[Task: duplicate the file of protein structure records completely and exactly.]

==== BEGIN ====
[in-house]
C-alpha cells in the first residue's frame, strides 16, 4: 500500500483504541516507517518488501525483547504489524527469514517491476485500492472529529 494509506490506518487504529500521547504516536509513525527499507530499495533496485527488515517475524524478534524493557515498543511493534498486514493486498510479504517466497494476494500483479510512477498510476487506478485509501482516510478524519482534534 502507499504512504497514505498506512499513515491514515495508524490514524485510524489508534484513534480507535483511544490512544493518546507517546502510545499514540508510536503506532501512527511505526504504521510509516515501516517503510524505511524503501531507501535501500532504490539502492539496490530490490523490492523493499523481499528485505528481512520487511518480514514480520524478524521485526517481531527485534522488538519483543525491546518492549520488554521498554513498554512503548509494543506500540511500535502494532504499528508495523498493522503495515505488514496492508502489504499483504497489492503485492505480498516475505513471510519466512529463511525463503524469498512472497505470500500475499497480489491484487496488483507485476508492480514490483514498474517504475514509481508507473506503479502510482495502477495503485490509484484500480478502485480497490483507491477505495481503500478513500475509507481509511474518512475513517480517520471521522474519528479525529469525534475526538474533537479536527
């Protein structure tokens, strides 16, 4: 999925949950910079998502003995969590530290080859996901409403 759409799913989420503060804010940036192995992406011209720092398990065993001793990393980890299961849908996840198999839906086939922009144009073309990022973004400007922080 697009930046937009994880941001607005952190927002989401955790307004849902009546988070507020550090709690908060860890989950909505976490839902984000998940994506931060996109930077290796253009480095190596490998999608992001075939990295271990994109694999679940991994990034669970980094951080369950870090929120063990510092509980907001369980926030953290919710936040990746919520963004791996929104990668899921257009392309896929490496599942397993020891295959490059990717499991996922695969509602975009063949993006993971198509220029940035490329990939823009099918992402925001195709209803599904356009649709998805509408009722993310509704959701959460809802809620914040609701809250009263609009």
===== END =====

[in-house]
C-alpha cells in the first residue's frame, strides 16, 4: 500500500483504541516507517518488501525483547504489524527469514517491476485500492472529529 494509506490506518487504529500521547504516536509513525527499507530499495533496485527488515517475524524478534524493557515498543511493534498486514493486498510479504517466497494476494500483479510512477498510476487506478485509501482516510478524519482534534 502507499504512504497514505498506512499513515491514515495508524490514524485510524489508534484513534480507535483511544490512544493518546507517546502510545499514540508510536503506532501512527511505526504504521510509516515501516517503510524505511524503501531507501535501500532504490539502492539496490530490490523490492523493499523481499528485505528481512520487511518480514514480520524478524521485526517481531527485534522488538519483543525491546518492549520488554521498554513498554512503548509494543506500540511500535502494532504499528508495523498493522503495515505488514496492508502489504499483504497489492503485492505480498516475505513471510519466512529463511525463503524469498512472497505470500500475499497480489491484487496488483507485476508492480514490483514498474517504475514509481508507473506503479502510482495502477495503485490509484484500480478502485480497490483507491477505495481503500478513500475509507481509511474518512475513517480517520471521522474519528479525529469525534475526538474533537479536527
């Protein structure tokens, strides 16, 4: 999925949950910079998502003995969590530290080859996901409403 759409799913989420503060804010940036192995992406011209720092398990065993001793990393980890299961849908996840198999839906086939922009144009073309990022973004400007922080 697009930046937009994880941001607005952190927002989401955790307004849902009546988070507020550090709690908060860890989950909505976490839902984000998940994506931060996109930077290796253009480095190596490998999608992001075939990295271990994109694999679940991994990034669970980094951080369950870090929120063990510092509980907001369980926030953290919710936040990746919520963004791996929104990668899921257009392309896929490496599942397993020891295959490059990717499991996922695969509602975009063949993006993971198509220029940035490329990939823009099918992402925001195709209803599904356009649709998805509408009722993310509704959701959460809802809620914040609701809250009263609009």